I’ve heard all the reasons why people don’t want to report questionable behavior which focus primarily around fear of losing your job or not wanting to “get someone in trouble”. Do not listen to that little devil on your shoulder.Listen to the other shoulder that is saying you have a right to work in a place that is respectful and where you feel safe and free of any type of harassment.No job is worth being harassed.There are other jobs out there.

    At the very least, tell a co-worker who you know is supportive and ask them to go with you when you tell.

    Why should you tell?Because you don’t want the individual to harass others.Because as I said above, you have a right to work in a place that is free of harassment (it’s the law!). Because it gives you credibility.Credibility is huge.Were there any witnesses to the event?HR will want these names and they will interview these people.If they corroborate your story, there you go, you have instant credibility.Even if there were not any witnesses, but you told someone, and they confirm that you told them – you still gain credibility.That somewhat lessens the problem of “he said, she said”.

    If you wait a year, or longer, HR will ask you why you didn’t tell anyone…. Is there some reason you’re bringing this up now and didn’t then?In other words, are you trying to “get back” at the person for some reason?Or perhaps the relationship was consensual to begin with, but now the person broke up with you or is treating you poorly and you’re out for retaliation.As you can see, things get complicated quickly.But if you’re innocent and are telling the truth, you MUST tell.DO NOT lie, do not make things up – this just ruins it for the true innocent victims in the workplace and you will get caught in your lies.

    Not sure if you’ve been harassed?Don’t have HR to tell?Contact us and we’ll help you walk through the options.

    *Source: BLR

     

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    Do You Lead With A Servant’s Heart?

    Tiffany Boyes - Tuesday, January 29, 2019

    Do You Lead With A Servant’s Heart?

    What does it mean to have a servant’s heart? It means that you not only put other’s needs in front of your own, but that you serve with the right motivation. Looking for rewards or recognition should not be the ultimate goal, nor is it the way to true leadership. The focus, instead, should be on looking out for the good of the whole.

    The best supervisors and managers don’t “boss” their employees around, instead they are an example of what they expect from others. A good example of displaying this is to not be above the menial tasks. The owner of a company I work for has no problem emptying the shredder or picking up a piece of trash. This in turn motivates everyone else to pitch in and do what needs to be done. Even if it’s “not your job”. I’ve always been one to do the little things, but it makes an impact to see the company’s owner and your managers do the same. It shows that effective leadership can motivate employees to perform at their best. In this way, goals are achieved and departments meet or exceed set standards. In a nutshell, developing effective leaders among your managerial staff is essential to the success of your organization.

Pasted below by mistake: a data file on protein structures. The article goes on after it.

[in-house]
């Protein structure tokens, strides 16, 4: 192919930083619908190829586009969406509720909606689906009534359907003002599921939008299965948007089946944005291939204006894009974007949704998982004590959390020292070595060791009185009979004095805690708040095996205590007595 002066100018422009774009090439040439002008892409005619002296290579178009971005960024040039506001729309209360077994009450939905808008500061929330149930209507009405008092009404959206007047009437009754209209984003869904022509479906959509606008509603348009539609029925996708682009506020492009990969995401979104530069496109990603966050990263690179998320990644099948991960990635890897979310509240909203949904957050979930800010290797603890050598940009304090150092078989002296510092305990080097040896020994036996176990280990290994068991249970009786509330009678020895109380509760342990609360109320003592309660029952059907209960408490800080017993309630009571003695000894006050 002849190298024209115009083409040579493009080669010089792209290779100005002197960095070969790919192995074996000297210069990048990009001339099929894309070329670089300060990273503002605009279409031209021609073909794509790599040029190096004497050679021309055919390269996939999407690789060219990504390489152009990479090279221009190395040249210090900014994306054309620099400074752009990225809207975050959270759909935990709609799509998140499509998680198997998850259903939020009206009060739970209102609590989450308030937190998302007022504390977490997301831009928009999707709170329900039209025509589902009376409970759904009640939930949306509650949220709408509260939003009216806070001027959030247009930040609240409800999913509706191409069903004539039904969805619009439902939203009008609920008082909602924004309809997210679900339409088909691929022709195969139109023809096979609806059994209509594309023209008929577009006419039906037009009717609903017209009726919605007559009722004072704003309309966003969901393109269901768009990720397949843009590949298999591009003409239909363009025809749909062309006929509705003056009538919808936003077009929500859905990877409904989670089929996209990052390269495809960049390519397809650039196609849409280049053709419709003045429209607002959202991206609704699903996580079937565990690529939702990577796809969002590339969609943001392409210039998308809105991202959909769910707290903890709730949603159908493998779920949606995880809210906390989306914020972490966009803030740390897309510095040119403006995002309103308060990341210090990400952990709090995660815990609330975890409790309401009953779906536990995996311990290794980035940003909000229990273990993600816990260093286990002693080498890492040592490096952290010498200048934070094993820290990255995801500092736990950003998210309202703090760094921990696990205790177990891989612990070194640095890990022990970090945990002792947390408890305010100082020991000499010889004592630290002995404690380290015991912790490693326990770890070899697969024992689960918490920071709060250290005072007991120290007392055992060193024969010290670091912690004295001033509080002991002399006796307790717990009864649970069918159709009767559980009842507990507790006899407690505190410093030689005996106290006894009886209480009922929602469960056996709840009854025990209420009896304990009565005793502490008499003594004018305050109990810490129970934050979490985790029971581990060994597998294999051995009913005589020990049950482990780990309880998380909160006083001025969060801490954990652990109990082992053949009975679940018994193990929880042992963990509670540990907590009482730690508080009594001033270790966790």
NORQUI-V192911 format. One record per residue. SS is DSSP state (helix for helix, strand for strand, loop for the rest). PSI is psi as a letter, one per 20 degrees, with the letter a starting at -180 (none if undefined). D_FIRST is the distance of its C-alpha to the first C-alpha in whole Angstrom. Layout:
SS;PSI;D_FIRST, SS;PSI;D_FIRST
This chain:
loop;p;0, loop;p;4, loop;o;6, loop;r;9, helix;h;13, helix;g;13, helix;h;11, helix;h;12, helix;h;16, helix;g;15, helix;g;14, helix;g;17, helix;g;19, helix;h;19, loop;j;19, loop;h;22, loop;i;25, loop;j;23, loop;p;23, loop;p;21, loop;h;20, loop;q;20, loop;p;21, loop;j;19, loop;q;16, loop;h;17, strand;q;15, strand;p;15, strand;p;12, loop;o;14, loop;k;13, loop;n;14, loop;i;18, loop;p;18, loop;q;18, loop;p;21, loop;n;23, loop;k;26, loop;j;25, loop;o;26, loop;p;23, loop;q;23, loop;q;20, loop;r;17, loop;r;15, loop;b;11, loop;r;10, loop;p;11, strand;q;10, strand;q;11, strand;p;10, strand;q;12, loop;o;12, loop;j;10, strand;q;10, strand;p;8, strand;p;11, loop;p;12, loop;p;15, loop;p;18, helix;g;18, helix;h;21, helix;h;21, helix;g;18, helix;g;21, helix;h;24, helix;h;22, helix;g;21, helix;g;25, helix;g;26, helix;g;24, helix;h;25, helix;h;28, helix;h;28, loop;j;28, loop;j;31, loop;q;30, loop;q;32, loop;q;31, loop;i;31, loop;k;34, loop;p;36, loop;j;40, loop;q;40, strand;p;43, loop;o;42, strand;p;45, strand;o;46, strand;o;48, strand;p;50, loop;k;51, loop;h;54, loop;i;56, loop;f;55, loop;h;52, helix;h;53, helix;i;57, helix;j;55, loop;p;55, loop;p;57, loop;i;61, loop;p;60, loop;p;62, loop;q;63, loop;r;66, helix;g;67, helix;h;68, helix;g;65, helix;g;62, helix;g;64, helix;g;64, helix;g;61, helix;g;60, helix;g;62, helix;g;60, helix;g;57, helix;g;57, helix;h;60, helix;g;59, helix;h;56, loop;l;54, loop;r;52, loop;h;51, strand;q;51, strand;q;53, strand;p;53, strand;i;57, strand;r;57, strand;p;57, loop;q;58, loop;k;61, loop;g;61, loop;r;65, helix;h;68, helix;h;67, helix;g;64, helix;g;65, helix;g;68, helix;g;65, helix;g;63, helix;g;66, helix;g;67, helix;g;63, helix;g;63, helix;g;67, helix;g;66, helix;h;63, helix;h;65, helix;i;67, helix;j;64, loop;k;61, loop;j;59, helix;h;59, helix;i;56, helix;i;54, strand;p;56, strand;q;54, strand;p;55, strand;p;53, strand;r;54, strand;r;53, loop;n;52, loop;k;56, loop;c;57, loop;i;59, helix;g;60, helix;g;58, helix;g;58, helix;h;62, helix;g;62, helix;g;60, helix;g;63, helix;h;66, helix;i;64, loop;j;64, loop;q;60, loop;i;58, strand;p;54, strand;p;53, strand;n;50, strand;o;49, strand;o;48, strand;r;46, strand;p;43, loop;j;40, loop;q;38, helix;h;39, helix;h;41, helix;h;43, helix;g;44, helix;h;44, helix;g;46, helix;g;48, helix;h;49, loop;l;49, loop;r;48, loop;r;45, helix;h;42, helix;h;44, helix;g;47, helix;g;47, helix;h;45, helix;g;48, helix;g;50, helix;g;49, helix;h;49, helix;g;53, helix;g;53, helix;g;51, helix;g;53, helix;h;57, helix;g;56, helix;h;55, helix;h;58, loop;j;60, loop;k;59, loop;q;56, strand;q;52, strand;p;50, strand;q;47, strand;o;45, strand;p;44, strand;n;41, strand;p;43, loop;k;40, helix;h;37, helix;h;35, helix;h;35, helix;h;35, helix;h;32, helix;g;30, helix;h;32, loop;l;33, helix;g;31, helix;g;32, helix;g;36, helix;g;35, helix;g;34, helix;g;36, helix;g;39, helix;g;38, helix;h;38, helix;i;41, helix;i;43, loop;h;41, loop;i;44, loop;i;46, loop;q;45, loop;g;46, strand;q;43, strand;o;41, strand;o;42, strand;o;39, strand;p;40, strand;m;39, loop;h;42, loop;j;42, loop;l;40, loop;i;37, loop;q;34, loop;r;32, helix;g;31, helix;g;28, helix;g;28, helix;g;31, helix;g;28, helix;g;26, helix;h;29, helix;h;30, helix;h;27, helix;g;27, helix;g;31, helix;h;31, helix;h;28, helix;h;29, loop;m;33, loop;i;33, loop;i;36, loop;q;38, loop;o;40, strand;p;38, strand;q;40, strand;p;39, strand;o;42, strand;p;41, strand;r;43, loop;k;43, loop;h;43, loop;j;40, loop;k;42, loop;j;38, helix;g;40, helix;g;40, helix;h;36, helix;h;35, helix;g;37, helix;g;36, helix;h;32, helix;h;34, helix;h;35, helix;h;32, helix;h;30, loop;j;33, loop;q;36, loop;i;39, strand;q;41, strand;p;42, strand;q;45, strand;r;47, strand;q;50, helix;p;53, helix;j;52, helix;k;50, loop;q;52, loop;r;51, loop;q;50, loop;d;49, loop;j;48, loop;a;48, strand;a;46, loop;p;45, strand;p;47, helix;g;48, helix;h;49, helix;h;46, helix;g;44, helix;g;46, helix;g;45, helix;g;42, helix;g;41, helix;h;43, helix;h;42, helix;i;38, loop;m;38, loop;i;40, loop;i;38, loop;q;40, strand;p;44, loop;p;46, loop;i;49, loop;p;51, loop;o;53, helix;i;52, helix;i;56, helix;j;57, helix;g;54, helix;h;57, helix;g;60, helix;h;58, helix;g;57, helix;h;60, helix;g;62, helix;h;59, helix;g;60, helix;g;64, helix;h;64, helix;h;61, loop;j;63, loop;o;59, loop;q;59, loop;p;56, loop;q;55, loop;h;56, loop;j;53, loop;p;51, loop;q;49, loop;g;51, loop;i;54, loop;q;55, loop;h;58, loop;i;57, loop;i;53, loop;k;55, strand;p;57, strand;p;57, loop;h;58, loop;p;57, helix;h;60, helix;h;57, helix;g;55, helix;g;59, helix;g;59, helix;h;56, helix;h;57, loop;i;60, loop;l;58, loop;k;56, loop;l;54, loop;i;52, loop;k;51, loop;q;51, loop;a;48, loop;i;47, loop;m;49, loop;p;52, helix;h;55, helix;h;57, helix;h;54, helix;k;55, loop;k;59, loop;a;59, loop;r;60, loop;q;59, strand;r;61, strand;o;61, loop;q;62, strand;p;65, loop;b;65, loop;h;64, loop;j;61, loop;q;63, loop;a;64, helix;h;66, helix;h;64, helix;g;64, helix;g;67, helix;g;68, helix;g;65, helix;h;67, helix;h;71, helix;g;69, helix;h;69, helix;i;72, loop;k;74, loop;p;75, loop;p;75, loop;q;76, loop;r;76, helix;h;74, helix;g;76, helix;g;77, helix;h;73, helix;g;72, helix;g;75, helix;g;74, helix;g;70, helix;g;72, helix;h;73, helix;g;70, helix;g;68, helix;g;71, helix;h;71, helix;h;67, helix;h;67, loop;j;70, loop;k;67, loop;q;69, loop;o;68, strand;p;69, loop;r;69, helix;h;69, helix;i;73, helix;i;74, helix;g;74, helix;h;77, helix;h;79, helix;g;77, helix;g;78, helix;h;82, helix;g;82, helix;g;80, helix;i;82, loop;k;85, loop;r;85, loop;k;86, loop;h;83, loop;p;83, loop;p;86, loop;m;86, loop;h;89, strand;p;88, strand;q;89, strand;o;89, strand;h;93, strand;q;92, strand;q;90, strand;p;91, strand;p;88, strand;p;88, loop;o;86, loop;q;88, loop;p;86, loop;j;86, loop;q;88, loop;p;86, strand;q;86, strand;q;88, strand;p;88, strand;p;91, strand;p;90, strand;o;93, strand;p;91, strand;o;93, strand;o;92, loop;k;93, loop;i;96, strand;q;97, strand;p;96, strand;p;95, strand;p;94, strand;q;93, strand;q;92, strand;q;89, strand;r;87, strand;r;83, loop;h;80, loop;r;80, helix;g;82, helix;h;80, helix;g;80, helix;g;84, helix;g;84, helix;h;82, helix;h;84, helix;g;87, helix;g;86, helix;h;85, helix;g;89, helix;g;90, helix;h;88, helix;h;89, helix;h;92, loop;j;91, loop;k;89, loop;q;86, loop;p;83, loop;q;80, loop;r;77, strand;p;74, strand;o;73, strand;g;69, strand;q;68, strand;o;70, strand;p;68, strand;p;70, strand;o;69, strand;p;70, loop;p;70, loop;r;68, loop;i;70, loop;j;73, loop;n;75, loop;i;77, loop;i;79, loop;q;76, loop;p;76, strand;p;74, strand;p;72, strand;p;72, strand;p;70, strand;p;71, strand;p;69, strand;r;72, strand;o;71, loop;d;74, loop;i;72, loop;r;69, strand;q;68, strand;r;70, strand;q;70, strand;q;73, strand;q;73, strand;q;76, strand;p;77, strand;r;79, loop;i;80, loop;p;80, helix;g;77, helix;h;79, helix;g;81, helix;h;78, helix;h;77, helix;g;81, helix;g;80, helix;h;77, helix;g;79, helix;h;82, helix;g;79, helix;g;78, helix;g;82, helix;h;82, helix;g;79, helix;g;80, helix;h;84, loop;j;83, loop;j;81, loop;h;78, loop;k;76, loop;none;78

So, how does one become a servant leader? It’s simply a matter of following a few easy steps. Instead of spending time defining expectations for your employees, spend it recognizing how you can support them. Stay accountable to your team. Ask for feedback on your actions. Focus on giving power away rather than accumulating it. According to Matt Tenney, author of Serve To Be Great: Leadership Lessons from a Prison, a Monastery, and a Boardroom, “When the focus is on serving team members, leaders can create a team culture that people want to be a part of, that produces superior results, and that has a positive impact on society as a whole. When this happens, leaders win, too, because they get promoted faster and create the conditions for sustainable, long-term success. Perhaps more important, they actually enjoy going to work each day, and the people on their teams do too.”

    Being a servant leader can be immensely rewarding both on a personal as well as professional level. However, it can be challenging to switch the mindset from being a “boss” to being a true servant leader. Following these steps is just the beginning. Communicating with your team and really finding out what works best for your business is key.

    Does this sound like something you would like to take on, then we want to help. We can support you through your goals and help you reach your full potential. Give us a call today for an informal chat about your circumstances. If we are unable to meet all of your HR needs, we will direct you to an HR professional who can.

     

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    Career or Job?

    Tiffany Boyes - Tuesday, January 08, 2019

    Career or Job?   …read more